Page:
Type of Document Master's Thesis Author Law, Mary Kate Author's Email Address email@example.com URN etd-05142009-150813 Title Assessing Forgiveness: Development of a Brief, Broadly Applicable Self-report Measure Degree Master of Science Department Psychology Advisory Committee
Advisor Name Title Axsom, Daniel K. Committee Chair Clum, George A. Jr. Committee Member Dunsmore, Julie C. Committee Member Keywords
- non-relationship forgiveness
- relationship transgression
- interpersonal forgiveness
- non-relationship transgression
Date of Defense 2009-05-01 Availability unrestricted AbstractForgiveness is a construct that has captured the interest of researchers and practitioners across various fields, from philosophy to biology; however, defining and measuring forgiveness has been a challenge because of its complex nature. By drawing on relationships discovered in past studies, reviewing definitions across disciplines, and noting weaknesses in current forgiveness measures, the task of developing a broadly applicable forgiveness measure with strong theoretical and psychometric roots resulted in the creation of the General Measure of Forgiveness (GMF).
The GMF is a brief, Likert response questionnaire that is appropriate for both relationship and non-relationship transgressions; heretofore, there has not been an established measure for non-relationship trangressions. This study was an initial investigation into the psychometric properties of the GMF. In an online design, college participants (n=343) were administered the GMF along with an established interpersonal measure of forgiveness, the Enright Forgiveness Inventory (EFI: Enright & Rique, 2004), and other measures of theoretically related and unrelated constructs. For the forgiveness measures, participants completed the GMF and EFI (order counterbalanced) in response to the same self-generated relationship transgression, then completed the GMF in response to a self-generated non-relationship transgression.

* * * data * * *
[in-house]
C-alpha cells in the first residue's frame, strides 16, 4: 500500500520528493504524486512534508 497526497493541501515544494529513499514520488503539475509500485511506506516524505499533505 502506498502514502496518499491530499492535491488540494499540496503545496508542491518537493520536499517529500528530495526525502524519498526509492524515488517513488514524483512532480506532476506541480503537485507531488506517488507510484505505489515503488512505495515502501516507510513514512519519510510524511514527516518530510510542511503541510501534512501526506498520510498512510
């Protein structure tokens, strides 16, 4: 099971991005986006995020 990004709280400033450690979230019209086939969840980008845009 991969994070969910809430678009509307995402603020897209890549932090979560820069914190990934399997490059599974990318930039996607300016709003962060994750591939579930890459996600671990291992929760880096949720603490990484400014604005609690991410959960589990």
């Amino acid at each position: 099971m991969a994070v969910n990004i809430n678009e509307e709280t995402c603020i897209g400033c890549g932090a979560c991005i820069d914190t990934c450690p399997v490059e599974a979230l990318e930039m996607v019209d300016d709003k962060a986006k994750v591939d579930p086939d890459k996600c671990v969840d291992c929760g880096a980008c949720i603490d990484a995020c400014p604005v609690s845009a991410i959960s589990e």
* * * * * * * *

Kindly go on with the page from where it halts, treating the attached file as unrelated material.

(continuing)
Results supported the internal consistency of the GMF (Cronbach’s alphas of .93 for both relationship and non-relationship forgiveness) and an exploratory factor analysis identified a primary factor accounting for about 30% of the total item variance. Convergent and discriminant validity analyses resulted in largely predicted relationships (e.g., r = .81 for GMFrelationship and EFI; r = .78 for GMFnon-relationship and a single-item assessment of forgiveness; r = -.26 for GMFrelationship and anger and aggression).
These results are encouraging as use of the GMF could open new areas of research in non-relationship forgiveness and enhance research and application of relationship forgiveness. Specifically, the GMF holds promise for improving research by providing a brief, non-proprietary, and broadly applicable measure of forgiveness. Broadly, the study suggests that a general measure of forgiveness is feasible.
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